‘A place free of judgement’: Black, Hispanic and Latinx students are welcomed back home

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Carl Simien, UF President Kent Fuchs, Betty Stewart-Fullwood, William Atkins and Beaudelaine Mesadieu cut a ribbon Saturday, officially opening up the new Institute of Black Culture.

 

Despite cold, wet weather, hundreds of people felt warm as they gathered this weekend for the reopenings of the Institute of Black Culture and the Institute of Hispanic-Latino Cultures.

The institutes reopened to students on Saturday and Sunday with ribbon-cutting ceremonies for each building that included speakers, performances and food. 

Both houses were rebuilt after being torn down in 2017 for structural damage, mold, termites and more issues. Originally, construction was supposed to begin January 2017 and finish Fall 2018. But when UF Multicultural Diversity Affairs staff proposed to combine the institutes, students protested and the timeline was pushed back so two separate buildings would be built.

IBC was originally built in 1971 and La Casita was built in 1994 after minority students peacefully protested for a space of their own on campus.

As of 2018, about 6 percent of students are black and about 19 percent are Hispanic/Latinx, according to UF enrollment demographics.

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Members of the UF Gospel Choir sing “This is the Day” Saturday in celebration of the opening of the new Institute of Black Culture.

Beaudelaine Mesadieu, the project advisory committee student chair, welcomed guests and spoke about the journey of planning and construction for the buildings. UF President Kent Fuchs thanked students, alumni and others who helped contribute to the buildings. He also talked about how the buildings create a sense of community for minority students.

“I’m so proud that both La Casita and the Institute of Black Culture next door are so beautiful,” Fuchs said on Sunday. “They’re so prominent, they’re such an important part of our campus, signaling their permanence and their preeminence.” 

Other speakers included D’Andra Mull, incoming vice president of student affairs; William Atkins, associate dean of students and senior director of Multicultural and Diversity Affairs; Ashley Garner, Black Student Union president; Carl Simien, Black Affairs director; Isabella Oliver, Hispanic Student Association president; Bianca Quiñones, Hispanic-Latinx Affairs program director; and Duane Whitehorse, a member of the Kiowa Native American Tribe.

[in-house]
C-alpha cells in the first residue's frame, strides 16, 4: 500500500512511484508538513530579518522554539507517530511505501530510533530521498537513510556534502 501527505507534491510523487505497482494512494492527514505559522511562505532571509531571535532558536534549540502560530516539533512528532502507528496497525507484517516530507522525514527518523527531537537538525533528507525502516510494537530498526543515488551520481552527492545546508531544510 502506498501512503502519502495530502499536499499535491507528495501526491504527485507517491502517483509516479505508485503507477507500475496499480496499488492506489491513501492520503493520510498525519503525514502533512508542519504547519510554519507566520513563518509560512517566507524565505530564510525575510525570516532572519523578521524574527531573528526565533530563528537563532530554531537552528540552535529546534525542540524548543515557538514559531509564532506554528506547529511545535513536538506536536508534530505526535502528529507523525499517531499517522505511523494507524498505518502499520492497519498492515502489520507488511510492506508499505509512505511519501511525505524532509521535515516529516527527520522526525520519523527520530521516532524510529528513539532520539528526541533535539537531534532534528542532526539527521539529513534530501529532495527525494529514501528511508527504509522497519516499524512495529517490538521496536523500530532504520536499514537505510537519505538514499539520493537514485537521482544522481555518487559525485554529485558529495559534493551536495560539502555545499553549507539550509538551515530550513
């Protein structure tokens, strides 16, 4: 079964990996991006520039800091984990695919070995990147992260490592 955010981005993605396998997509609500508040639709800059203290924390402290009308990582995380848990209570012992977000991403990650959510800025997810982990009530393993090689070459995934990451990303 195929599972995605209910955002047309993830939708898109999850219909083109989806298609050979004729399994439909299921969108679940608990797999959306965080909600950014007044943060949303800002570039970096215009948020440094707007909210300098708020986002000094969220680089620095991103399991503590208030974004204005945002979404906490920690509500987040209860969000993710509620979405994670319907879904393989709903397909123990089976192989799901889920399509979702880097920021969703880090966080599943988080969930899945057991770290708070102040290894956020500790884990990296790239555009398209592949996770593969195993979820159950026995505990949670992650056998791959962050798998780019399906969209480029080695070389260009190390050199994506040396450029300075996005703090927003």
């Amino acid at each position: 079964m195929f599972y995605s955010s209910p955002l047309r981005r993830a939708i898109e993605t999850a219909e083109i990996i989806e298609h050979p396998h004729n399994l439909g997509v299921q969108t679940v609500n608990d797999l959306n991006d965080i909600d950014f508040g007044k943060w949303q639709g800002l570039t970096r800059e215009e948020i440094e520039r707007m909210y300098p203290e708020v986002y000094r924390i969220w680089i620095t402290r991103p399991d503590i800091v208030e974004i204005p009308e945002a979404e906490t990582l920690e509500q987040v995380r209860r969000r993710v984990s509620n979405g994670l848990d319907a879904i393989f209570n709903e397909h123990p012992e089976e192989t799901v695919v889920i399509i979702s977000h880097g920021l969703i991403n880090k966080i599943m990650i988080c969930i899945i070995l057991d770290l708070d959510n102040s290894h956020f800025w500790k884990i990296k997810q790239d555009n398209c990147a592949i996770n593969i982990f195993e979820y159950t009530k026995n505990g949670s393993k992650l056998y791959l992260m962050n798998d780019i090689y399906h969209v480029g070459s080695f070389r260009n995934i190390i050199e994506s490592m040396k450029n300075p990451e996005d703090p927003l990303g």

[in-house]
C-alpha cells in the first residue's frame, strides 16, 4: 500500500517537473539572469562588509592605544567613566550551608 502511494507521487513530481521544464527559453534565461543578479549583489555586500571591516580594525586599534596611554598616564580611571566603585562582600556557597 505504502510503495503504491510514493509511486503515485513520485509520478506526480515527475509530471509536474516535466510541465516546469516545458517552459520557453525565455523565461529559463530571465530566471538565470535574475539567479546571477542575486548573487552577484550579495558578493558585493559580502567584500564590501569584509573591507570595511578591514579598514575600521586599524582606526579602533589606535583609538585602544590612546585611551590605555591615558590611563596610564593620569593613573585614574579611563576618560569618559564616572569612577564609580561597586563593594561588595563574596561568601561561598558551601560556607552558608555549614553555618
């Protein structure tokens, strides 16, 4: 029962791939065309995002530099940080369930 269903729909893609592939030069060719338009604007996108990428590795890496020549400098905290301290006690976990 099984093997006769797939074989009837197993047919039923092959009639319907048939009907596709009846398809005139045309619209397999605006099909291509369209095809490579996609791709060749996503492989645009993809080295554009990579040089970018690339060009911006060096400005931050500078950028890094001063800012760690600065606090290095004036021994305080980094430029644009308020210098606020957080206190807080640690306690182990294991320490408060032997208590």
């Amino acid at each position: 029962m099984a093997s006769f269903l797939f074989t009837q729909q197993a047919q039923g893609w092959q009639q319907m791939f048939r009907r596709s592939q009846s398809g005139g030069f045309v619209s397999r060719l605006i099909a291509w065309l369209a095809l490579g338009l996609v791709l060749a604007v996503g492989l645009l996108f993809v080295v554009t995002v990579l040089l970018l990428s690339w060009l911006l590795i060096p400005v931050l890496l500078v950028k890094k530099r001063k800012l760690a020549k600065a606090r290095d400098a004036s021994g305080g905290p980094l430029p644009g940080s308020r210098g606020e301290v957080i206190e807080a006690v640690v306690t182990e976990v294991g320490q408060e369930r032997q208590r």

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Duane Whitehorse, a 72-year-old Kiowa Elder, begins the ribbon-cutting ceremony by blessing the new Institute of Hispanic-Latino Cultures with tobacco. 

Jaelle Coradin, a 19-year-old UF mechanical engineering freshman, attended the IBC ribbon-cutting ceremony and said she felt a sense of community with other African Americans there.

“It’s important to have a safe space,” Coradin said. “Even in classes, not that many people look like us, so it’s just a sense of comfort and safety to have this space.”

Tyanna Griffiths, a 19-year-old UF psychology sophomore, said IBC is a safe place for her to celebrate her Caribbean culture.

“In history, we weren’t always welcome,” Griffiths said. “It encourages more black students to apply here because some people don’t feel like they would be safe here.”

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Kent Fuchs, William Atkins, Beaudelaine Mesadieu and Isabella Oliver cut a ribbon Sunday, signifying the opening of the new Institute of Hispanic-Latino Cultures. UF staff, students and alumni attended the event.

Students at the ribbon-cutting ceremony for La Casita also said the building provides a safe space for Hispanic and Latinx students. 

Ornella Saragusti, a 21-year-old UF economics and political science senior, said when she first came to UF, La Casita was one of the first places that she visited.

“La Casita was a place of free judgment,” Saragusti said. “I was the truest form of myself there, and I think it’s really important to give those UF students the ability to find that place, especially if they’re so far from home.” 

Daniella Conde, an 18-year-old UF communication sciences and disorders freshman, said La Casita is an important place for students to convene and learn about each other.

“It brings me a lot of joy to see everyone here together,” Conde said. “It’s a symbol of inclusion on campus and the diversity that our campus now has.”